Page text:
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Monday, February 3, 2014

Going Gray Gracefully

I like this essay about going gray for several reasons:

1.  The author, Leah Rozen, refers to herself at one point as “an obvious incipient geezer.”  I’m glad to see another writer use what I’ve come to call the “G” word with such obvious humor and affection.

2.  Like me, she resists dyeing her hair because it’s so expensive, and she’s cheap.

Coloring your hair is expensive. It was costing me north of $800 annually to tint my tresses at my neighborhood Manhattan hair salon. For that amount, I can jet round-trip twice, albeit in coach, to visit Los Angeles, where I proudly fly my freak flag as the only nonblonde of practically any race or age in the entire city.

3.  The author makes the connection between growing old gracefully and going gray naturally:

My final reason, and the clincher, was my mother. She had long advocated for growing old gracefully, by which she meant not indulging in any fashion trend when it came around for a second time (like bell bottoms and platform shoes), not wearing your skirts too short once your knees capitulated to gravity, and not dyeing your hair.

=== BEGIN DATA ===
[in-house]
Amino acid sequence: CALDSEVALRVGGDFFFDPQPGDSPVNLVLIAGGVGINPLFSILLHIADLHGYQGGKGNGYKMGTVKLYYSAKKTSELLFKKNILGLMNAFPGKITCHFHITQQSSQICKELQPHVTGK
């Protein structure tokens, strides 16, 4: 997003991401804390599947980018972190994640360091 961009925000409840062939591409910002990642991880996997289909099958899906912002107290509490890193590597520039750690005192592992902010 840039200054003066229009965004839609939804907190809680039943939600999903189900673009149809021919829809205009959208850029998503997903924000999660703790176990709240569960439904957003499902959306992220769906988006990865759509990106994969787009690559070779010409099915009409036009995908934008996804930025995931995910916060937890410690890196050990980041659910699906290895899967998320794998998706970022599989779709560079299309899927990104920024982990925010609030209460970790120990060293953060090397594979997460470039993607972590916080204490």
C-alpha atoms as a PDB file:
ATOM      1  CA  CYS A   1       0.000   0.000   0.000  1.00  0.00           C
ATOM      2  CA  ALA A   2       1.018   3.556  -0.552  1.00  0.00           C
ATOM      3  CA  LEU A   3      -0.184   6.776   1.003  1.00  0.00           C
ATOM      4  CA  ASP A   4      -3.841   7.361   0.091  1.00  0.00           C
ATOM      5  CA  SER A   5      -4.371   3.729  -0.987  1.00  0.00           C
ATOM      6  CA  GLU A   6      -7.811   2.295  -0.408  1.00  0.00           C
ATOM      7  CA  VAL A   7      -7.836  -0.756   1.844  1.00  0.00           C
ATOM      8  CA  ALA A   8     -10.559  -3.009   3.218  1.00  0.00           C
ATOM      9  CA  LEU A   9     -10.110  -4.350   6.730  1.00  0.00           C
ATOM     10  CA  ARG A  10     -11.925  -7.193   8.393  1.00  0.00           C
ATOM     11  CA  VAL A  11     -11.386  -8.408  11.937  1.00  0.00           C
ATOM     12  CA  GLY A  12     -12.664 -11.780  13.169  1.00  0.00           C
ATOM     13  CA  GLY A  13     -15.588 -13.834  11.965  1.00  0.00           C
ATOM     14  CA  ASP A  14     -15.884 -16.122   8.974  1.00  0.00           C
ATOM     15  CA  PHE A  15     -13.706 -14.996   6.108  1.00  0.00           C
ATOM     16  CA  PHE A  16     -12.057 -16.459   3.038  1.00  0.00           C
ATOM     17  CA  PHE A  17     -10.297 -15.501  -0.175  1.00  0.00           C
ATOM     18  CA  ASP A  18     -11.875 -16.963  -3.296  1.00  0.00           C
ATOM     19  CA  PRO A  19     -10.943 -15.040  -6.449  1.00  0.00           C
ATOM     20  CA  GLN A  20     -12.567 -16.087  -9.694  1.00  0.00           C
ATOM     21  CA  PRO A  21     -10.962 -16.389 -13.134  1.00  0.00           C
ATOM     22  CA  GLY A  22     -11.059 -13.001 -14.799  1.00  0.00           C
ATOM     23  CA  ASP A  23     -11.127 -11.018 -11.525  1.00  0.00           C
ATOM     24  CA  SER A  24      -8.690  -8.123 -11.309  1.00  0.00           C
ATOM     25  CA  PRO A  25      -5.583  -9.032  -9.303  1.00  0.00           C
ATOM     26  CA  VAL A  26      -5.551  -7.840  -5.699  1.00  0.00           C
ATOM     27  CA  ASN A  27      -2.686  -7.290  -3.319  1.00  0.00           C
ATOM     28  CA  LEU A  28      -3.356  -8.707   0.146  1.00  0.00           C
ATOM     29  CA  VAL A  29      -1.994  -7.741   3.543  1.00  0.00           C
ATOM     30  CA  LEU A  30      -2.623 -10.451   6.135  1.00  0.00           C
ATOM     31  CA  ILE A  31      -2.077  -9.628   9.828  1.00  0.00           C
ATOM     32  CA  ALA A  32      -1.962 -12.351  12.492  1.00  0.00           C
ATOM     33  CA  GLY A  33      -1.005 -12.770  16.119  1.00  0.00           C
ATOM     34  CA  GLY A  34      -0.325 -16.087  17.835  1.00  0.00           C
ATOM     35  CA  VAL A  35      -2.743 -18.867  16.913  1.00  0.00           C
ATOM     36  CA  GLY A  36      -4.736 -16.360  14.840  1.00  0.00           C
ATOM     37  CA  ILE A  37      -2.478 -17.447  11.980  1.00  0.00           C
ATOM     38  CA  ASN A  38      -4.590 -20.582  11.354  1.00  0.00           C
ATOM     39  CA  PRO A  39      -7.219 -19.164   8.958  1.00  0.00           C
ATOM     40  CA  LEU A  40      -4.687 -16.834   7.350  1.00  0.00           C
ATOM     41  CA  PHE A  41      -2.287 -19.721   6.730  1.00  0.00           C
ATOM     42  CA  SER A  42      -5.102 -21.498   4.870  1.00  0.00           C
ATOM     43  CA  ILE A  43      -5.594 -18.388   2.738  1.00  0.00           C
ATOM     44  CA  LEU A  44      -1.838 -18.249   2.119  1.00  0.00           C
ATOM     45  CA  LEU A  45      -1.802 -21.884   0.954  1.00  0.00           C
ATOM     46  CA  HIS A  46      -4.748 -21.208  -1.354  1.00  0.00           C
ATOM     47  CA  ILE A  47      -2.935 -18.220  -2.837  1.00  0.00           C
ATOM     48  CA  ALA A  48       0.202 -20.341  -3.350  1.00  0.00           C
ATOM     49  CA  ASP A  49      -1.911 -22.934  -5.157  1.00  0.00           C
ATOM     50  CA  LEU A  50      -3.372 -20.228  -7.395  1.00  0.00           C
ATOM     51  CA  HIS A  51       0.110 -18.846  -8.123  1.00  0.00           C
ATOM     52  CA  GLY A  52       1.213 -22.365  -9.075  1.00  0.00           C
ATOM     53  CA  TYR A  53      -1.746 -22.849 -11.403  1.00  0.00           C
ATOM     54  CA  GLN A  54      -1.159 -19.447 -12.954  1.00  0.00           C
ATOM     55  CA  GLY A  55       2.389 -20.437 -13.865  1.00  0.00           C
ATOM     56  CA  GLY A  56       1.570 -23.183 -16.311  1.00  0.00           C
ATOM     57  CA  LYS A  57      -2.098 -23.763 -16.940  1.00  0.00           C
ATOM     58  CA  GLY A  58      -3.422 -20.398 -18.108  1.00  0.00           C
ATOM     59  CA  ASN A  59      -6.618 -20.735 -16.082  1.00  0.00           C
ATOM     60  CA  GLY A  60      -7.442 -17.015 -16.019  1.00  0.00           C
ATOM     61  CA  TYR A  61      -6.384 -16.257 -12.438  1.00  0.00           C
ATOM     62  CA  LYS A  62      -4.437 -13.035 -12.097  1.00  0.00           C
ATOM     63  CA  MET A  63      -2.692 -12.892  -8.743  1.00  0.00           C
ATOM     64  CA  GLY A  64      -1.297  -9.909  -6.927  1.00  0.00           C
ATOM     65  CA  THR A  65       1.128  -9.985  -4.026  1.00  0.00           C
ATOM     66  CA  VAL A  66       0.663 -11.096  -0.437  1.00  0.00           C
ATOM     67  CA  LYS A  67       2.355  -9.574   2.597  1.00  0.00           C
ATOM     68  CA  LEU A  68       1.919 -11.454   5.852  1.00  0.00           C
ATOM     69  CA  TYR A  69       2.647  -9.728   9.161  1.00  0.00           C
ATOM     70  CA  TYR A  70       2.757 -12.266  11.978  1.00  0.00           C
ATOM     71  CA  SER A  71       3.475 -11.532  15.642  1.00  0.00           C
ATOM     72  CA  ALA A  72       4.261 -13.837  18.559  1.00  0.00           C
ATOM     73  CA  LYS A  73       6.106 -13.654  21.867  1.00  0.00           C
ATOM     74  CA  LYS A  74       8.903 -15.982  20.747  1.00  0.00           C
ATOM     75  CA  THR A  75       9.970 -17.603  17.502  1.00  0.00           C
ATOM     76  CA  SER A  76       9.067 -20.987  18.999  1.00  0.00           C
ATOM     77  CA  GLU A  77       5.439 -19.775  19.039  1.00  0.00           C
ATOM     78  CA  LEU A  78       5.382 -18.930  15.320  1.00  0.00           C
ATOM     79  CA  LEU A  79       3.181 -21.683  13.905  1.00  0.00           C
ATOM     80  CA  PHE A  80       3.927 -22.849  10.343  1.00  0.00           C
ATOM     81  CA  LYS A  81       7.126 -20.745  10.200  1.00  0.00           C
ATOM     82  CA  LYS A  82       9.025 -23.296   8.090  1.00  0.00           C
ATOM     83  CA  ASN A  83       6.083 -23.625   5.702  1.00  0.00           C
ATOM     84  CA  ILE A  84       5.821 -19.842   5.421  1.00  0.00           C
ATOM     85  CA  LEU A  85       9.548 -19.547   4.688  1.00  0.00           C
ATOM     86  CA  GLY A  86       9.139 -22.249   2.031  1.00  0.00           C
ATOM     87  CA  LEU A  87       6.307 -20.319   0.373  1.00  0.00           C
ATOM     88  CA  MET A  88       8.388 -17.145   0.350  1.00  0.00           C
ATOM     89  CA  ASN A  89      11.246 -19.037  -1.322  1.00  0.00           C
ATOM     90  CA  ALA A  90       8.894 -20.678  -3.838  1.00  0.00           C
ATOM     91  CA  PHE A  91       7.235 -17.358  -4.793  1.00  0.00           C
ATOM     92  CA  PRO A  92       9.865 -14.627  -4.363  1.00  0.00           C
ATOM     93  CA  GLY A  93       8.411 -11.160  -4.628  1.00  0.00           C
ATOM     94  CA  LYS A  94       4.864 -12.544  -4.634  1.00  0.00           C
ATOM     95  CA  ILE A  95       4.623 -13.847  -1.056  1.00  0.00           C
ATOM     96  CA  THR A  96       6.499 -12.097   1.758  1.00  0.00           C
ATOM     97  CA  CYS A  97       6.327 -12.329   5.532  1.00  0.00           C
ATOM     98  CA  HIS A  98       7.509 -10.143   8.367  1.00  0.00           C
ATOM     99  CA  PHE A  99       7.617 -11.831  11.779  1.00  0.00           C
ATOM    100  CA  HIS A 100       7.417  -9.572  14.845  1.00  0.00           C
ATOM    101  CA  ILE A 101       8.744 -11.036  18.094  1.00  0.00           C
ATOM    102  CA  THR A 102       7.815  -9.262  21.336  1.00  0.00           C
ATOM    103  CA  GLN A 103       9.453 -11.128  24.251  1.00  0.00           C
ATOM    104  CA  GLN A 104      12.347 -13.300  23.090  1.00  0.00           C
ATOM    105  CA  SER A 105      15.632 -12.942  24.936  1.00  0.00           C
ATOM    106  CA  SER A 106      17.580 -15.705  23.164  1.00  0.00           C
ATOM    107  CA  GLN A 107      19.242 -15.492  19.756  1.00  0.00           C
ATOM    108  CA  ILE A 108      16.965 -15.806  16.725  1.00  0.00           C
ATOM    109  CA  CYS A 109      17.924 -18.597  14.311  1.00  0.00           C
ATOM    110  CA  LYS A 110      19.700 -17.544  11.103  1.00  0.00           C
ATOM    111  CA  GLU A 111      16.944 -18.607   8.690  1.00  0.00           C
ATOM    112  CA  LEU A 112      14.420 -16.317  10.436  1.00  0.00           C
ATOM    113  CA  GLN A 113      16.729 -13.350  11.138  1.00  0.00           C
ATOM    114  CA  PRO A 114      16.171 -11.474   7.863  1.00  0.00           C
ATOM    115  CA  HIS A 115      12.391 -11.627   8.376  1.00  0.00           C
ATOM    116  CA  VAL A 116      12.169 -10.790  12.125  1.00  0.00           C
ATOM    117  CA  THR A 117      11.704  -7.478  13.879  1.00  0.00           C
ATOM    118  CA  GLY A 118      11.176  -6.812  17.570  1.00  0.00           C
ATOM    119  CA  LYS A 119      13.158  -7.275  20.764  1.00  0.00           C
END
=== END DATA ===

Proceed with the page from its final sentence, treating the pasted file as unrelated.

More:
Saturday, February 1, 2014

The Music of Our Times, of Our Lives

Here’s a quote from Val Haller, in his article, Protest Songs, From Seeger to Sting to Springsteen

“I didn’t set out this past weekend to write a tribute to Pete Seeger. But in light of his passing, keeping protest music alive is more important than ever. Young artists: carry on.”

After reading his piece, and then listening to the various clips, including of Springsteen, Dylan, and Mumford & Sons with Elvis Costello, I thought:  Would so many of us taken to the streets during those turbulent times--to march against the war, against racism--without this music to inspire us?  To give us common purpose and even courage?

Fellow Boomers & Beyonders, listen and see what you think: